Bill heard about this, and rang to offer her a job, she thought, to pull beers as a casual. The job was as general manager of the hotel, and he her gave her the freedom to run it.
As a result, Gina never returned to event management and is relishing her job at the hotel. "I'm here for one reason, and that is Bill Perry," she says.
The COVID-19 pandemic provides an insight into how Bill operates. He managed to keep the hotel partially operational, doing takeaways, when many had shut their doors completely. Profit, though, most certainly was not the motivation.
Marita and Gina had encouraged Bill to open a coffee window through which beverages could be served and meals picked up during the restrictions. He had held off on the investment, because he did not know how long the family would have to draw down on its resources.
When Bill relented, he saw it became a beacon for locals in the days of social distancing and lockdowns, allowing periods of interaction when there was precious little available. "If you just looked at the cost effectiveness, you wouldn't have done it," he said.
On grand final day 2020, Bill put the word out that he would be serving drinks, hamburgers and sausages from the window prior to the game. The locals came out in force - as did up to 15 police tactical response vehicles.
Bill explained to officers that there was nothing illegal in what he was doing, but police still insisted the crowd be dispersed.
"The police told us there were too many and they weren't social distancing ," Bill said. "Let me talk to them, they are all locals and they'll be gone in five minutes," he told them, concerned that a heavy police hand coming face-to-face with pent-up frustration could lead to confrontation.
"I knew it was near game time, and that everyone would be going home to watch the match," he said. "Which is what happened. We closed and the police left, but I am glad we did it. We made everyone feel normal for a few hours and able to say gidday to their mates after being locked up for weeks."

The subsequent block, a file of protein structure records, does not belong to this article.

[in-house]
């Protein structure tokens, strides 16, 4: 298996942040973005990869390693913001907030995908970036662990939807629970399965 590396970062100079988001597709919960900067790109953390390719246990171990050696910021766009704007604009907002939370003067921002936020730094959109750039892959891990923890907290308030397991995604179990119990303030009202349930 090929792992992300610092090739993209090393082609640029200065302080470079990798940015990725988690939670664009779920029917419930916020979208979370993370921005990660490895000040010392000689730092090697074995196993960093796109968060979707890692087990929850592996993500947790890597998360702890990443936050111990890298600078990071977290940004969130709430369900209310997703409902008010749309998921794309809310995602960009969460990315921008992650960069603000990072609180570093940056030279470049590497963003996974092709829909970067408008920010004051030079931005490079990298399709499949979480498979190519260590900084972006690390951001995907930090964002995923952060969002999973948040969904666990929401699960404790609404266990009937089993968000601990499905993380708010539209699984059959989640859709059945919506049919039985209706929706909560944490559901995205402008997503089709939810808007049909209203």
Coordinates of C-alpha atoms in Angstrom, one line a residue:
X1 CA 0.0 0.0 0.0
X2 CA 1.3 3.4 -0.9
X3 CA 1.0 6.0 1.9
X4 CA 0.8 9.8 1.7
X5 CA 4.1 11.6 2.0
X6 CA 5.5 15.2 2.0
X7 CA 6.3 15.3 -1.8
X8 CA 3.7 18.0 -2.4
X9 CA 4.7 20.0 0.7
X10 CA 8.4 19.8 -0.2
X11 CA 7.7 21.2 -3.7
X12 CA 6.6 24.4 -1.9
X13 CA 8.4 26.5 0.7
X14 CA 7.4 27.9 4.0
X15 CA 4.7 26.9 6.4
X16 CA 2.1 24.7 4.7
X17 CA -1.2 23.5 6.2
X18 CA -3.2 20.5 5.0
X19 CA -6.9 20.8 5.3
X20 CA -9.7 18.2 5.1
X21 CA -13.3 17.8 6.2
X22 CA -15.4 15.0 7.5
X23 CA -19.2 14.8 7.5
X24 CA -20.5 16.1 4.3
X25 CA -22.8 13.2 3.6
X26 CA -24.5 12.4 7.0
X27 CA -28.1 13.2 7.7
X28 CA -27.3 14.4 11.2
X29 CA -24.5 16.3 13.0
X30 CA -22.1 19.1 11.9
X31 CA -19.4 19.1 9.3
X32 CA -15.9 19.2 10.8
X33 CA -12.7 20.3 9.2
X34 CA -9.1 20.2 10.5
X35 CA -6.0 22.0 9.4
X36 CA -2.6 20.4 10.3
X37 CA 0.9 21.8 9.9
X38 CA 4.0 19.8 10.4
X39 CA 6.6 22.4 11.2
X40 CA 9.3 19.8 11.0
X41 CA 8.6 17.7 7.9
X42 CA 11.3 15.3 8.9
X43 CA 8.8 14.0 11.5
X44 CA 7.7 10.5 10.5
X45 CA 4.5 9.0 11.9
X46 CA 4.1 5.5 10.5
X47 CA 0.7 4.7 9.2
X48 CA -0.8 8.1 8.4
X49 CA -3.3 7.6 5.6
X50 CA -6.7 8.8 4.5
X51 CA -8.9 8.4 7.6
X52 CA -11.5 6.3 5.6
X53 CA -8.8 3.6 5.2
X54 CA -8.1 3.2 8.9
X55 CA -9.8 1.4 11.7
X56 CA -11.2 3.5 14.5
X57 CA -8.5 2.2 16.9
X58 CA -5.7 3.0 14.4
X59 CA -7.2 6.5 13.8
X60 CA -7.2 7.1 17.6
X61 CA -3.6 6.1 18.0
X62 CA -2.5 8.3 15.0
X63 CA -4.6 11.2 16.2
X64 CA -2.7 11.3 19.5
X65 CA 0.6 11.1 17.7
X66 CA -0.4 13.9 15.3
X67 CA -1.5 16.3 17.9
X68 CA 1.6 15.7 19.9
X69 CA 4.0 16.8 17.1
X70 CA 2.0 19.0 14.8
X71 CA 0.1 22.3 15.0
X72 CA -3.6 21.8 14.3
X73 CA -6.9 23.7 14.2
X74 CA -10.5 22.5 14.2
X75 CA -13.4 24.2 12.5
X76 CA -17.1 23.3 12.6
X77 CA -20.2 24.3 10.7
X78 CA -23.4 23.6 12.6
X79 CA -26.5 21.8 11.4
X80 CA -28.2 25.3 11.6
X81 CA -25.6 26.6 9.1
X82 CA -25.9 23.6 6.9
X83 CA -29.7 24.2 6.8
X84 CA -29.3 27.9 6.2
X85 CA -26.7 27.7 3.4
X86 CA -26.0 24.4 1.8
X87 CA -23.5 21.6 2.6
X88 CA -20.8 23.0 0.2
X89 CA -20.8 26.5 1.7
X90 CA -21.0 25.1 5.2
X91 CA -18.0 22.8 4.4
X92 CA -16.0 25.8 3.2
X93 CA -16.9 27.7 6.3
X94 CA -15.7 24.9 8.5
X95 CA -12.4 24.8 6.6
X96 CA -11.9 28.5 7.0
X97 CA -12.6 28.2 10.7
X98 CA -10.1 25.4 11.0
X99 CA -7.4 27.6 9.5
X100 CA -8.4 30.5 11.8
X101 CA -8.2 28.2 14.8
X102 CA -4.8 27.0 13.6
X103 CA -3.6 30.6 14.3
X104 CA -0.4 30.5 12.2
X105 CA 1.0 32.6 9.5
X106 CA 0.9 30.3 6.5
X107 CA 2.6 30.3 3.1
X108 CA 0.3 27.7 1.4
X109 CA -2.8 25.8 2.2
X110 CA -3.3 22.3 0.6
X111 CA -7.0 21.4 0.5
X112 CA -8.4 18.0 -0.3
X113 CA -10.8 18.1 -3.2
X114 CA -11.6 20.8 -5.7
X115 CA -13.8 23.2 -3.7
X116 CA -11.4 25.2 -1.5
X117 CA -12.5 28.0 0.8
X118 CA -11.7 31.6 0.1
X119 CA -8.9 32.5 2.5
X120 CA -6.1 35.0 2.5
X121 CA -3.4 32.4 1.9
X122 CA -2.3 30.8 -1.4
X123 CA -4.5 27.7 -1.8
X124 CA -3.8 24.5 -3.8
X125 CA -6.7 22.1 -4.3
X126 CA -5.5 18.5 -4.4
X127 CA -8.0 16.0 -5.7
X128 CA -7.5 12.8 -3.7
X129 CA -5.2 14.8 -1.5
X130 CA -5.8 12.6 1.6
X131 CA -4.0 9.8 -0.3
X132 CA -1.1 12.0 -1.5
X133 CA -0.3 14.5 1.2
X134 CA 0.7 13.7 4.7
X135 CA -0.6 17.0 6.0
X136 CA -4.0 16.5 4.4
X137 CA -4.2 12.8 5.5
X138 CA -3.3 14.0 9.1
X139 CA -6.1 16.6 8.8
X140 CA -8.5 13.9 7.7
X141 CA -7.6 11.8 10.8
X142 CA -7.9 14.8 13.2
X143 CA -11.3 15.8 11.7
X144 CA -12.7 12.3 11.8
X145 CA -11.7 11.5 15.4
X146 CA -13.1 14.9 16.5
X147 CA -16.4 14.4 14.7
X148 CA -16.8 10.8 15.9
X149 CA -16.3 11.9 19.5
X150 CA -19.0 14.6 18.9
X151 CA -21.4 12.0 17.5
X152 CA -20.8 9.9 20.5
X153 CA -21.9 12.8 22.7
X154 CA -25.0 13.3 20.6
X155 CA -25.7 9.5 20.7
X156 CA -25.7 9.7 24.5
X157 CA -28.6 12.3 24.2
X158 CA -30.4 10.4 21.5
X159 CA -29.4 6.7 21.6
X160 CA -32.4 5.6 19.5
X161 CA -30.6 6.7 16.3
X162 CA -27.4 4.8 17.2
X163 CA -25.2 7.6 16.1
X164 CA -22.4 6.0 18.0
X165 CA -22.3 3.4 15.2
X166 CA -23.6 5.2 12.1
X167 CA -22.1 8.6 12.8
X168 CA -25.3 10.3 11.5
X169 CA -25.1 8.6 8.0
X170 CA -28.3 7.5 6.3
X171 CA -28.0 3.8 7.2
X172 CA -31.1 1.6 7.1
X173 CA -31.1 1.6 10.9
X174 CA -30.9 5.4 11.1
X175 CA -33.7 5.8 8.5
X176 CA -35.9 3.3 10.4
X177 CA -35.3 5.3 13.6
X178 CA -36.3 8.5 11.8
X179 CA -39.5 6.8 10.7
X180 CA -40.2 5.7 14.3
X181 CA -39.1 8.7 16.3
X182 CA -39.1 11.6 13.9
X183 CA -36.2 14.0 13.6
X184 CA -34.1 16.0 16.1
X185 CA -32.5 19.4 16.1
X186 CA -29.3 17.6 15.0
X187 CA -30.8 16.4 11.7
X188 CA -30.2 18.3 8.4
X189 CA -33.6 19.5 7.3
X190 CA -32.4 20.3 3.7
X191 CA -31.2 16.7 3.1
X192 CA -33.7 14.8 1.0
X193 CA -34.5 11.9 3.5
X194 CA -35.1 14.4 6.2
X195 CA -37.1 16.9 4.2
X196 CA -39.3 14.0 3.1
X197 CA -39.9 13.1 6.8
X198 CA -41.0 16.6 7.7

During the restrictions, there was one elderly customer who appeared regularly at the hotel to warm himself in front of the fire and enjoy a glass of shiraz. "We couldn't tell him that we weren't open for trading, because he was mute. We just let him sit by the fire away from staff and have his drink."
Bill also was concerned about the well-being of his customers, several of whom were getting on in years and had been stricken with the virus. They were surprised to get a call to say 'meals on wheels' was stopping by - a meal prepared by the hotel's kitchen. "The joy a simple thing like that brought was just remarkable," he said.
"But don't put that in," Bill urged. "Every day we do something, but people don't have to know."
The celebrations for the centenary, now close to a year late because of Covid, will be held in January. Gina is planning to transform the dining room into 1920s speak-easy, tapping into the history of the hotel site, which previously was home to a wooden shack that operated as sly-grog.
There will be many from the community who would like join in to pay homage to a hotel, the publican and the staff that has made it a local institution. As well as suppliers, like CUB state general manager Tim Powell, who regards Bill as mentor to many and a legend of the industry.
Bill says that it is location and the customers that make the hotel, not the publican. "You won't see anything like the London Tavern in Hawthorn or South Yarra," he says.
To that extent he is right. Clientele go to those establishments for different reasons, so the vibe is totally different. It isn't Richmond and they don't have Bill Perry.